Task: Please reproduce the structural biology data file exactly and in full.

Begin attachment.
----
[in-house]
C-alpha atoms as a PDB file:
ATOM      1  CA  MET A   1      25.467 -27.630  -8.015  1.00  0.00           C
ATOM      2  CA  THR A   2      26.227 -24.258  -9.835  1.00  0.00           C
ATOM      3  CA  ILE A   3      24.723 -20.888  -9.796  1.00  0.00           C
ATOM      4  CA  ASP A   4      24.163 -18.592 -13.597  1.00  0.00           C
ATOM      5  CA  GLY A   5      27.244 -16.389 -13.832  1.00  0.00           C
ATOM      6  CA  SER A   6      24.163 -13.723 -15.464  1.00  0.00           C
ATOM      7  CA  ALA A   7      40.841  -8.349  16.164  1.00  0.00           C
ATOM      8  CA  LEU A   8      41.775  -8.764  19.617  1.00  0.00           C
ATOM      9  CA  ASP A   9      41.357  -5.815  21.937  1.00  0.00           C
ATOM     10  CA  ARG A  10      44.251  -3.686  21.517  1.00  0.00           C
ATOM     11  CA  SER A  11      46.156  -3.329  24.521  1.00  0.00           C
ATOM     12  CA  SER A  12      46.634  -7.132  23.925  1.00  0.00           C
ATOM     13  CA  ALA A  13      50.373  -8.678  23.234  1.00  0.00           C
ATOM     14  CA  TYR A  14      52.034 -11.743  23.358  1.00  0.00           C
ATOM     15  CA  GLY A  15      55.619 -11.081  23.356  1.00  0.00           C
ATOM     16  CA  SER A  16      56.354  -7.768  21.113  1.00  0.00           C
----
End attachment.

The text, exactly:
[in-house]
C-alpha atoms as a PDB file:
ATOM      1  CA  MET A   1      25.467 -27.630  -8.015  1.00  0.00           C
ATOM      2  CA  THR A   2      26.227 -24.258  -9.835  1.00  0.00           C
ATOM      3  CA  ILE A   3      24.723 -20.888  -9.796  1.00  0.00           C
ATOM      4  CA  ASP A   4      24.163 -18.592 -13.597  1.00  0.00           C
ATOM      5  CA  GLY A   5      27.244 -16.389 -13.832  1.00  0.00           C
ATOM      6  CA  SER A   6      24.163 -13.723 -15.464  1.00  0.00           C
ATOM      7  CA  ALA A   7      40.841  -8.349  16.164  1.00  0.00           C
ATOM      8  CA  LEU A   8      41.775  -8.764  19.617  1.00  0.00           C
ATOM      9  CA  ASP A   9      41.357  -5.815  21.937  1.00  0.00           C
ATOM     10  CA  ARG A  10      44.251  -3.686  21.517  1.00  0.00           C
ATOM     11  CA  SER A  11      46.156  -3.329  24.521  1.00  0.00           C
ATOM     12  CA  SER A  12      46.634  -7.132  23.925  1.00  0.00           C
ATOM     13  CA  ALA A  13      50.373  -8.678  23.234  1.00  0.00           C
ATOM     14  CA  TYR A  14      52.034 -11.743  23.358  1.00  0.00           C
ATOM     15  CA  GLY A  15      55.619 -11.081  23.356  1.00  0.00           C
ATOM     16  CA  SER A  16      56.354  -7.768  21.113  1.00  0.00           C